The personal representative  must inventory the decedent’s estate and determine if the estate has probate assets.   If the estate has probate assets, the personal representative must determine whether to follow the state rules for small estate or a court supervised formal probate procedure.

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The Probate Court

WHEN IS THE PROBATE COURT INVOLVED IN OUR AFFAIRS?

The probate court has a responsibility to manage our affairs when we can’t.

This can happen in three different situations:

  1. You die and own assets titled in your own name, or the estate is the beneficiary.  Since you can no longer manages these assets, someone must be given the legal authority to manage these assets on your behalf.  The probate court has the responsibility to appoint an estate representative and monitor the activities of the estate representative.
  2. You become incapacitated.  The law will consider you unable to manage your financial affairs or make your own health care choices.   Someone must be given the legal authority to make choices for you.  The probate court is obligated to appoint a conservator to manage your affairs, and then supervises the activities of the conservator.
  3. A minor child is named as a beneficiary.   Since minor children cannot legally “own” property, a guardian must be appointed to manage their affairs until the minor child is considered an adult.  The probate court has the responsibility to appoint a guardian and to monitor the actions taken by the guardian.
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"Working through a probate court without a plan was a nightmare."

When the probate court is involved, several things happen:

All of the information regarding you and your financial or health affairs are public records.   In many courts, these records can be accessed online by anyone.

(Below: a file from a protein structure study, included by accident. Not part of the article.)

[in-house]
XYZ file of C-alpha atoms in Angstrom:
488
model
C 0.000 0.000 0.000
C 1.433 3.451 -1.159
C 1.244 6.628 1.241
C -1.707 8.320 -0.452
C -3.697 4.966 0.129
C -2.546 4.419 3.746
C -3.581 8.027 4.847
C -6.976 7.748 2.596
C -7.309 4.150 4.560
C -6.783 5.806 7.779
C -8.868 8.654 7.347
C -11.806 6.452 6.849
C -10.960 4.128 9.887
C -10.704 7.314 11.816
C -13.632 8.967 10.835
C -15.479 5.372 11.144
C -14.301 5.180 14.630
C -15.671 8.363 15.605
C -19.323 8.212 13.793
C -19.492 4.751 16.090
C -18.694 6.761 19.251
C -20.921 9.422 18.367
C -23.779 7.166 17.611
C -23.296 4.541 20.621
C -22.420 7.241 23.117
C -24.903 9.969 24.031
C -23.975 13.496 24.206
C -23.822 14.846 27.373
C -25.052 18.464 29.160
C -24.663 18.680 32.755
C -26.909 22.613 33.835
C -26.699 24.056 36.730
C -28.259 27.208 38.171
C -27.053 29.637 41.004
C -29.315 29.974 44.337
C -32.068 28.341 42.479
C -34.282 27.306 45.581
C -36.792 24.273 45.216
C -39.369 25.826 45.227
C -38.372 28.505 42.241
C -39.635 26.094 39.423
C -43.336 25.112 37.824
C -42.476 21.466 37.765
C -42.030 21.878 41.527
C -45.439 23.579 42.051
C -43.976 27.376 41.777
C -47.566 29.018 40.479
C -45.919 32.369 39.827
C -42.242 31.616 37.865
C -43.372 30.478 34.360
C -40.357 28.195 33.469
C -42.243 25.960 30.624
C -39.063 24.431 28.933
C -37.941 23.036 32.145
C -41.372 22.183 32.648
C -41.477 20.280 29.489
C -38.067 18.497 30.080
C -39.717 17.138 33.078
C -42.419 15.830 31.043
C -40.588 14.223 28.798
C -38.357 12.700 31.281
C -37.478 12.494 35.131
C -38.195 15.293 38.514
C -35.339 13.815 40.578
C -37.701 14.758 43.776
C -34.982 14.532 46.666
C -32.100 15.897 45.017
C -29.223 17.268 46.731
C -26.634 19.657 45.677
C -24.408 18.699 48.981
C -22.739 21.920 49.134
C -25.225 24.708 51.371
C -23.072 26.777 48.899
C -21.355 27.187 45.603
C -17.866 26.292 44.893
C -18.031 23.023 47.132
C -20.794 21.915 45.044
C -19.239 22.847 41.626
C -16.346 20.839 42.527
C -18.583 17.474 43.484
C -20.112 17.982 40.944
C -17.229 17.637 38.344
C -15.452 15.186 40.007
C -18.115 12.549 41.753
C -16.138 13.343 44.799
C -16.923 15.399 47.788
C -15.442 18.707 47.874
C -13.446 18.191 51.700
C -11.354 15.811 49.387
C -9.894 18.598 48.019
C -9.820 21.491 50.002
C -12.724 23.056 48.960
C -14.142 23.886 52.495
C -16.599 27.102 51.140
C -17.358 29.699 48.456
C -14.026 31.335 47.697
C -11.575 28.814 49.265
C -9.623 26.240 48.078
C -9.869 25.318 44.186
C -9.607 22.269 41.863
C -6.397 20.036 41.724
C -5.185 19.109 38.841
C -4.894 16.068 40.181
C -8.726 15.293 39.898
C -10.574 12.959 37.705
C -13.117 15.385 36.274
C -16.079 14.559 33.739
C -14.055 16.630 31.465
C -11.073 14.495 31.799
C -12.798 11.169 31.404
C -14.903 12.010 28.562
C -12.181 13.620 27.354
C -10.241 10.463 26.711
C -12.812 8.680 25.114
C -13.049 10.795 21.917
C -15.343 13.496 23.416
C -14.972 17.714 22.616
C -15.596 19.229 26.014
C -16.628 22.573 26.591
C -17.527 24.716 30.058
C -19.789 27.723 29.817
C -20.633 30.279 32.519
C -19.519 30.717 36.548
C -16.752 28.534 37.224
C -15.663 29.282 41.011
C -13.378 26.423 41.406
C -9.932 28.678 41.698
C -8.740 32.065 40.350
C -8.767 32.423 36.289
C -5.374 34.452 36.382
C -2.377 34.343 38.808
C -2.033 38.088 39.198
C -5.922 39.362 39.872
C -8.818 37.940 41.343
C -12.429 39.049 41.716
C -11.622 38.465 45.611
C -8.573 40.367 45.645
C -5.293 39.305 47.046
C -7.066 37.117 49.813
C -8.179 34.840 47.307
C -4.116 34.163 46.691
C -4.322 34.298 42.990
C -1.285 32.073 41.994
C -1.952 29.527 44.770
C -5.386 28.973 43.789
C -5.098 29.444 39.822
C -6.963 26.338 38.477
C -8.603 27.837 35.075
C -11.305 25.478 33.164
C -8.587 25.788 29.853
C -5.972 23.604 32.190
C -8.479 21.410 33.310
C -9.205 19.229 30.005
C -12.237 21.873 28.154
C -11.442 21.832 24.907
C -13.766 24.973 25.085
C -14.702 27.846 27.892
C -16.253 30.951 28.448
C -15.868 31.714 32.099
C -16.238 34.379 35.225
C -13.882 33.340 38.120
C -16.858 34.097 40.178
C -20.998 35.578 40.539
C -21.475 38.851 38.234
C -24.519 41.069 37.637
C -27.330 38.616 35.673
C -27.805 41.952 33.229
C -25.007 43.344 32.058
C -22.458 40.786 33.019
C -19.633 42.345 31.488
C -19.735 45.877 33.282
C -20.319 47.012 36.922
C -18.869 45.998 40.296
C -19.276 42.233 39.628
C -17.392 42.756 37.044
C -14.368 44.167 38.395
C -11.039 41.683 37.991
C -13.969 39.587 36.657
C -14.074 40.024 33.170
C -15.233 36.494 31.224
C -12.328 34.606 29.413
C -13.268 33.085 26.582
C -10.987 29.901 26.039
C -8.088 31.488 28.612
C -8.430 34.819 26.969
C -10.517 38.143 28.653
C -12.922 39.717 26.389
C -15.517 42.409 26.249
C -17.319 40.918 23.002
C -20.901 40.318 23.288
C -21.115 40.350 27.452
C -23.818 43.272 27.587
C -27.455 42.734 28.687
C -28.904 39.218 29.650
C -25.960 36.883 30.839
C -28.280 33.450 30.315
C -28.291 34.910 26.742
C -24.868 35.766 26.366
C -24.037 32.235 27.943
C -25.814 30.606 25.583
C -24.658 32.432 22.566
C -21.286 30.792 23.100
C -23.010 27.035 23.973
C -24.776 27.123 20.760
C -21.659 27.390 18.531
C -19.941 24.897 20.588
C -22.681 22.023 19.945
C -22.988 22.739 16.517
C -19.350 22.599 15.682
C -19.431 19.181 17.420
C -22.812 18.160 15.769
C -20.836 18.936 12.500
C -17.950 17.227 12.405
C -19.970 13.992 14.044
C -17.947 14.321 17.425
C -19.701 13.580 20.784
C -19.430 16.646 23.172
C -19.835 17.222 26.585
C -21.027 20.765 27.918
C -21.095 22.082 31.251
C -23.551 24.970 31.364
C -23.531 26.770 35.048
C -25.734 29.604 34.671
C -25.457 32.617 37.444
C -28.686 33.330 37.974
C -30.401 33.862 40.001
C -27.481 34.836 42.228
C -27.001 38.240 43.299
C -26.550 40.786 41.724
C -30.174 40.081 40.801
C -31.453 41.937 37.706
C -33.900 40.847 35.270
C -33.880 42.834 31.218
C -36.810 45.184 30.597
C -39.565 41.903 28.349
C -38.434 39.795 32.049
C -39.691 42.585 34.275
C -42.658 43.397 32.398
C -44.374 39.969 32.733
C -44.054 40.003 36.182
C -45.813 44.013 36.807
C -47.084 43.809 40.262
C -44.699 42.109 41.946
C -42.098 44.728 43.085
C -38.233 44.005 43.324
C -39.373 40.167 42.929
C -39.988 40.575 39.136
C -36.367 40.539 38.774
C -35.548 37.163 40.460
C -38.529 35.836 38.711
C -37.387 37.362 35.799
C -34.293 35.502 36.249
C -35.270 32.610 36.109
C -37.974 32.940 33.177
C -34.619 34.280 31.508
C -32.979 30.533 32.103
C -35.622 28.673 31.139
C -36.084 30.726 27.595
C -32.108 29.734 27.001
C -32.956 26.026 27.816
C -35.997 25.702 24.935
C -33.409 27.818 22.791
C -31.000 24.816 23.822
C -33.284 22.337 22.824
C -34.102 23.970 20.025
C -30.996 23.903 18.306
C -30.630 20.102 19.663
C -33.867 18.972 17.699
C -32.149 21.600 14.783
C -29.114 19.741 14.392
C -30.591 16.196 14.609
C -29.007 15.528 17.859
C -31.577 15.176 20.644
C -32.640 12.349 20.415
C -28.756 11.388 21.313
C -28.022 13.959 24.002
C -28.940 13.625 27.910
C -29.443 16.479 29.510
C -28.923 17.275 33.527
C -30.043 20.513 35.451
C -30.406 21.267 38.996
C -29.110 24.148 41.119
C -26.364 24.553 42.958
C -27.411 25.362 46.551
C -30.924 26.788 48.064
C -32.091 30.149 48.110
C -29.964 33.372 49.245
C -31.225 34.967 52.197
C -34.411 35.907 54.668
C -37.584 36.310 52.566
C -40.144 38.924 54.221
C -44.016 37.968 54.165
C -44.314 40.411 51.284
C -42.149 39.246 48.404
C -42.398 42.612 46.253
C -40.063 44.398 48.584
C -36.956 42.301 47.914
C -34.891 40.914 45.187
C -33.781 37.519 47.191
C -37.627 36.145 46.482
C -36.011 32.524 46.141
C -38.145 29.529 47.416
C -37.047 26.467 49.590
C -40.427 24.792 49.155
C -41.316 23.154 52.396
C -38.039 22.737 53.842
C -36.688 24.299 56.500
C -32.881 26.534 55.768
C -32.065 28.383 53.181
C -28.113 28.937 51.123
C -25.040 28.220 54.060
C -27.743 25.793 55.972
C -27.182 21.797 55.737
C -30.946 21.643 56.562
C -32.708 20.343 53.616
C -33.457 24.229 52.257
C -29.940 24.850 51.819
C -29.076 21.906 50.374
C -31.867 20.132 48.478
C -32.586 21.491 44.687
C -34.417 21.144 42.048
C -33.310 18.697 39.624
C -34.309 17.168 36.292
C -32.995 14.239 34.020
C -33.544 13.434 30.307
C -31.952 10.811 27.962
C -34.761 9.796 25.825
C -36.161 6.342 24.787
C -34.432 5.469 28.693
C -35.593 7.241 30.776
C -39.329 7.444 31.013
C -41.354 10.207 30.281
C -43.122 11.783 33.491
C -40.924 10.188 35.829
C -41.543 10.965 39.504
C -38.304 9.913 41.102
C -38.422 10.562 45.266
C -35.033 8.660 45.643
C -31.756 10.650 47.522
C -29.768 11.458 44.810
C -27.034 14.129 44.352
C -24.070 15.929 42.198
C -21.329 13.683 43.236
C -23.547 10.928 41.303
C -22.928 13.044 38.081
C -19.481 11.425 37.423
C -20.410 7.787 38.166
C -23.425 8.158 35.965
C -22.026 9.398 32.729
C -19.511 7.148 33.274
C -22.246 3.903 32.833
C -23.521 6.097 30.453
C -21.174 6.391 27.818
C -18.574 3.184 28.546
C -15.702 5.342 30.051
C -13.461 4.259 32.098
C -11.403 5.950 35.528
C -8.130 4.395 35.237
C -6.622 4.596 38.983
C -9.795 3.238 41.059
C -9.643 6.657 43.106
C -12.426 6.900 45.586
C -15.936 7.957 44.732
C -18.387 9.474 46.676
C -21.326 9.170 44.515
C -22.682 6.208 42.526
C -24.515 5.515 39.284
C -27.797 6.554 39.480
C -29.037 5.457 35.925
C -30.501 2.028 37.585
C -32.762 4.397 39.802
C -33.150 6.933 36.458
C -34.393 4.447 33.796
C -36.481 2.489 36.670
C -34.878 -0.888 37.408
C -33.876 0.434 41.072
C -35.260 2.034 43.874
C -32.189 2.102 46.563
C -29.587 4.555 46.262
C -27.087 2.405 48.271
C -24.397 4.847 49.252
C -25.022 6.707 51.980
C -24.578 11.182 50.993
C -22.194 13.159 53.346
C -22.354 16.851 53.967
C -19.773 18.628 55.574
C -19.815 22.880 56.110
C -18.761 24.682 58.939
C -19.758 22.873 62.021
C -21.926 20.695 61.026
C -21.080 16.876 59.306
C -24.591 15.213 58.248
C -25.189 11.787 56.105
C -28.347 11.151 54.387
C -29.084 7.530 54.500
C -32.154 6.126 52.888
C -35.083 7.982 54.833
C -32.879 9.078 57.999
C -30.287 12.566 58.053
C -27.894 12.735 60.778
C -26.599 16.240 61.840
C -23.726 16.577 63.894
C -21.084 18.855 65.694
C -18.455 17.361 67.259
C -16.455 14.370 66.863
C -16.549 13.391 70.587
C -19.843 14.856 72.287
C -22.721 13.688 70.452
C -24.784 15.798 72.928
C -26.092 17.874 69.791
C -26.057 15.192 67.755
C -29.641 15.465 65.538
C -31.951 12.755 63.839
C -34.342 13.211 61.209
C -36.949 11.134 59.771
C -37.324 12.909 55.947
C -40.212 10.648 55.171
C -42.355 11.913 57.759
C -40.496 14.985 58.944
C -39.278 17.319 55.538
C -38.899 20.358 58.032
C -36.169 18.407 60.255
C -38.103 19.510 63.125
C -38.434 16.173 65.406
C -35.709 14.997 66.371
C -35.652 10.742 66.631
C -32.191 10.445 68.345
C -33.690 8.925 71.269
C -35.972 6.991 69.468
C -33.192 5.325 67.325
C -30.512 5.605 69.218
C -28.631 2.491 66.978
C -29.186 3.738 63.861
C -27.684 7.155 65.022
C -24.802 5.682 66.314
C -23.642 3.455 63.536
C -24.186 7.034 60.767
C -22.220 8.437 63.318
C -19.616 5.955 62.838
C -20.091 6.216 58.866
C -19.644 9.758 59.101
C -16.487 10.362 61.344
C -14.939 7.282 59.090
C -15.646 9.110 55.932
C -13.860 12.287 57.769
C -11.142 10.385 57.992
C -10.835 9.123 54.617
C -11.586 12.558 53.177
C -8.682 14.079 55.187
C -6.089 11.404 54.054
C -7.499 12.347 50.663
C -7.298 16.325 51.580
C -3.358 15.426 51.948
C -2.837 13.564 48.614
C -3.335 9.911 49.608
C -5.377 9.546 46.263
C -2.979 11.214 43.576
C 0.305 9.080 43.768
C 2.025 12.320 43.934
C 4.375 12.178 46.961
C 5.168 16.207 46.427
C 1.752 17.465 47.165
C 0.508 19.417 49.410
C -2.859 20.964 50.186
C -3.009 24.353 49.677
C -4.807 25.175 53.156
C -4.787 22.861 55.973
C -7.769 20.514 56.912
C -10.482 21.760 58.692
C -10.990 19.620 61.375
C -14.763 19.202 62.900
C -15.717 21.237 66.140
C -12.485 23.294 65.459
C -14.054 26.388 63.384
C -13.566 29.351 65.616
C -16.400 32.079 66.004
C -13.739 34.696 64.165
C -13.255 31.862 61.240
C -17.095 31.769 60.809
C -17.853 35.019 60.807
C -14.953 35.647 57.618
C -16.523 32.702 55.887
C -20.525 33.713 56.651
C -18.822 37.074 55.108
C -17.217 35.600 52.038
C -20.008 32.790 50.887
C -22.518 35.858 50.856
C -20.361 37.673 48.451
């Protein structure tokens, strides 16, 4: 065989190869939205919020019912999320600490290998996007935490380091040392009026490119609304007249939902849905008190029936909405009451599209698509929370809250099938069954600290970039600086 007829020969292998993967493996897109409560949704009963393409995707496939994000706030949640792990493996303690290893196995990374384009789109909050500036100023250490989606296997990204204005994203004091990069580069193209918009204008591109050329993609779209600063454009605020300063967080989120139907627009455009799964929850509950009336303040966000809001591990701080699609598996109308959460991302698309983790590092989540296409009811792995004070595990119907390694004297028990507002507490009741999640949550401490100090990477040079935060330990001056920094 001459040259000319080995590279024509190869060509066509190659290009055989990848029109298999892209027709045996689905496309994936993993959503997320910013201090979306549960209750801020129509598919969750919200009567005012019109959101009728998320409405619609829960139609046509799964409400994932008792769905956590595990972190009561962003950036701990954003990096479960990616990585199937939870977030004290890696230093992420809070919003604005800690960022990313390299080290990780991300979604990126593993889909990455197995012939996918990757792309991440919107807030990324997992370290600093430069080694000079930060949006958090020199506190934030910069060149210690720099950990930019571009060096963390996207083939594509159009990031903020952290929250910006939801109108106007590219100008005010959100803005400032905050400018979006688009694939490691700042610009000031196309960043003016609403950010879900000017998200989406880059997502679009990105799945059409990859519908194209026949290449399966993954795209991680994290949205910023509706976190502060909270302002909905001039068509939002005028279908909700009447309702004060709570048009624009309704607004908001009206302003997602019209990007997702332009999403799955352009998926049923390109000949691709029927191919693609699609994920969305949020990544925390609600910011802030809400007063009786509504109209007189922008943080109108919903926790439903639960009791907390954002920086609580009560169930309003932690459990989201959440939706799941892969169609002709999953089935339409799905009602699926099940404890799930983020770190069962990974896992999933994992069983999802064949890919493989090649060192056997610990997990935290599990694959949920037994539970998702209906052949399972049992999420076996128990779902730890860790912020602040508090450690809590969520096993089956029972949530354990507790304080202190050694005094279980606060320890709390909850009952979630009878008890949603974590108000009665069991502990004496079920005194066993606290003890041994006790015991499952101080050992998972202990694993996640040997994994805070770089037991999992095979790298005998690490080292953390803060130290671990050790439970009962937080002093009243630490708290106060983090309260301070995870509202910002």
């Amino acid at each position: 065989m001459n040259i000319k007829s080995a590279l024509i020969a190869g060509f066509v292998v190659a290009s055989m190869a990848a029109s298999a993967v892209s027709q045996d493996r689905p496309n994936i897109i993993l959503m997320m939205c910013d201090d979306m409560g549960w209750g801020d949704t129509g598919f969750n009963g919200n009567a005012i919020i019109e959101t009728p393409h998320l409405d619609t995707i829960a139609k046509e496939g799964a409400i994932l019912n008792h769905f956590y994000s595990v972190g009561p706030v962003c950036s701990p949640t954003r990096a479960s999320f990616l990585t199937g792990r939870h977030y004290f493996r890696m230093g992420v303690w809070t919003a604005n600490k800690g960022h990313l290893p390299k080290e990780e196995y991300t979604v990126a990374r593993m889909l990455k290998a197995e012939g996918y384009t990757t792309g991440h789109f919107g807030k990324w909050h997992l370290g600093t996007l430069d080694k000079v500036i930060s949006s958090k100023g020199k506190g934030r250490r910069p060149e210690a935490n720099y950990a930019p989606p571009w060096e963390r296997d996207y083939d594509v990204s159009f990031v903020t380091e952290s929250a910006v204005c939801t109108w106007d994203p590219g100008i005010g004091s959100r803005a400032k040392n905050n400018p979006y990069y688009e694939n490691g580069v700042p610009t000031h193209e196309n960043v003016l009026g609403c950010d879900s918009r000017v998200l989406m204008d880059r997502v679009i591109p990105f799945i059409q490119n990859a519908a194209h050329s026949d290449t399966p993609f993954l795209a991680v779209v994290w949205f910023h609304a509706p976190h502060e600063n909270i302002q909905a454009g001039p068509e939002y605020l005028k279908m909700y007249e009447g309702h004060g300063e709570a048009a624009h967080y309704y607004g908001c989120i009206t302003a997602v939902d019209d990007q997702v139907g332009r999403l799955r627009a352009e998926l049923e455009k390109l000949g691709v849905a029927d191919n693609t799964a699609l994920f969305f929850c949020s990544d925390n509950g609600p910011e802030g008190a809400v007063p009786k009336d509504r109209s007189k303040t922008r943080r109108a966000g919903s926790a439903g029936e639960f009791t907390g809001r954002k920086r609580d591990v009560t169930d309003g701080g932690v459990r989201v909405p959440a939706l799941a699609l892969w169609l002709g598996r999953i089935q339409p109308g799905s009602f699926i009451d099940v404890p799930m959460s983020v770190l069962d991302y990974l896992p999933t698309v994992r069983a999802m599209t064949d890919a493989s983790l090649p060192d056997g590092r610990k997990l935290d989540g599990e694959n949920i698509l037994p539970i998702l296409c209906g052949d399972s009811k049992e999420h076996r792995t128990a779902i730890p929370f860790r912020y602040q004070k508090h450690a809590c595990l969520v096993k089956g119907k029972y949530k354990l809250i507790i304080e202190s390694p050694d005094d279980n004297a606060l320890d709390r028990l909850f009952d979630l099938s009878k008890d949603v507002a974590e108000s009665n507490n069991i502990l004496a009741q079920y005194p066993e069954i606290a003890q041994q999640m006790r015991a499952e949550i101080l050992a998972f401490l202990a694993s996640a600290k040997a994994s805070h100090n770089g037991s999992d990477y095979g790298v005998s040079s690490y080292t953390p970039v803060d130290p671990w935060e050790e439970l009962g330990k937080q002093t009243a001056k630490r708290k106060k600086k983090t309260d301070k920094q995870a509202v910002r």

The cost of probate comes from your net worth.   These costs can include court filing costs, legal fees, surety bond, and reporting fees.

The person appointed to be in charge of making choices for you or your minor children must follow choices set by state statutes, which may not be your choices.

The courts will appoint someone to act on your behalf, or on behalf of your minor children.   This person may not be someone you would want making choices for you and your minor children.

You can find out more about the probate process and avoiding probate on these pages:

Authentic document

An authentic document is one that you state considers to be a legal representation of your wishes.

A Last Will and Testament

  • If you have a will, most states require your estate representative to file the original copy with the probate court.
  • If the original copy cannot be found, some states will consider you to have died intestate.

A Living Trust

  • If you have a living trust, copies of your living trust are considered authentic, binding documents.

Special needs children

If you have a special needs child, it’s important for you to understand the difference in outcome between leaving them assets in a will or a trust.

A Last Will and Testament

  • If you give assets to a special needs child via a will, the assets are now considered property owned by the child.
  • The value of the assets may eliminate the opportunity for a child with special needs to obtain assistance from available local, state or federal assistance programs.

A Living Trust or a Testamentary Trust

  • If your trust has instructions to manage assets on behalf of a special needs child, these assets are not considered to be owned by the special needs child.
  • The value of these assets is not considered when applying for local, state or federal assistance